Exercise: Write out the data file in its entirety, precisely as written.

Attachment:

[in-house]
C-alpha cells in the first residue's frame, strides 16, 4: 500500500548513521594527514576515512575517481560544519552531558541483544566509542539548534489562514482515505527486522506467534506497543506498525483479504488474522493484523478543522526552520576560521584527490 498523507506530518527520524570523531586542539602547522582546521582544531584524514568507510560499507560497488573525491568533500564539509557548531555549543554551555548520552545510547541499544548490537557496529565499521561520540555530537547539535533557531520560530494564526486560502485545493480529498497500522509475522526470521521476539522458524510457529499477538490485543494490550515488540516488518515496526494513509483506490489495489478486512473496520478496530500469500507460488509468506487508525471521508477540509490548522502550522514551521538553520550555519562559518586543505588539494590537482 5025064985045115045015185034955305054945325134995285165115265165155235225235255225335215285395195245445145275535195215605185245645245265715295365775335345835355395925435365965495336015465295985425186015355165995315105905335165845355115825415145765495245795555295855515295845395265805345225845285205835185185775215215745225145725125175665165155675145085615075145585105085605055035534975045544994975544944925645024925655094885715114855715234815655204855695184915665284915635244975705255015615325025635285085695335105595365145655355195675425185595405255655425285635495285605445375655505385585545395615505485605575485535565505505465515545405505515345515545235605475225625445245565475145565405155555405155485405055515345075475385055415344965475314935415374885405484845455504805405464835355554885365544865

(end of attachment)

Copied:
[in-house]
C-alpha cells in the first residue's frame, strides 16, 4: 500500500548513521594527514576515512575517481560544519552531558541483544566509542539548534489562514482515505527486522506467534506497543506498525483479504488474522493484523478543522526552520576560521584527490 498523507506530518527520524570523531586542539602547522582546521582544531584524514568507510560499507560497488573525491568533500564539509557548531555549543554551555548520552545510547541499544548490537557496529565499521561520540555530537547539535533557531520560530494564526486560502485545493480529498497500522509475522526470521521476539522458524510457529499477538490485543494490550515488540516488518515496526494513509483506490489495489478486512473496520478496530500469500507460488509468506487508525471521508477540509490548522502550522514551521538553520550555519562559518586543505588539494590537482 5025064985045115045015185034955305054945325134995285165115265165155235225235255225335215285395195245445145275535195215605185245645245265715295365775335345835355395925435365965495336015465295985425186015355165995315105905335165845355115825415145765495245795555295855515295845395265805345225845285205835185185775215215745225145725125175665165155675145085615075145585105085605055035534975045544994975544944925645024925655094885715114855715234815655204855695184915665284915635244975705255015615325025635285085695335105595365145655355195675425185595405255655425285635495285605445375655505385585545395615505485605575485535565505505465515545405505515345515545235605475225625445245565475145565405155555405155485405055515345075475385055415344965475314935415374885405484845455504805405464835355554885365544865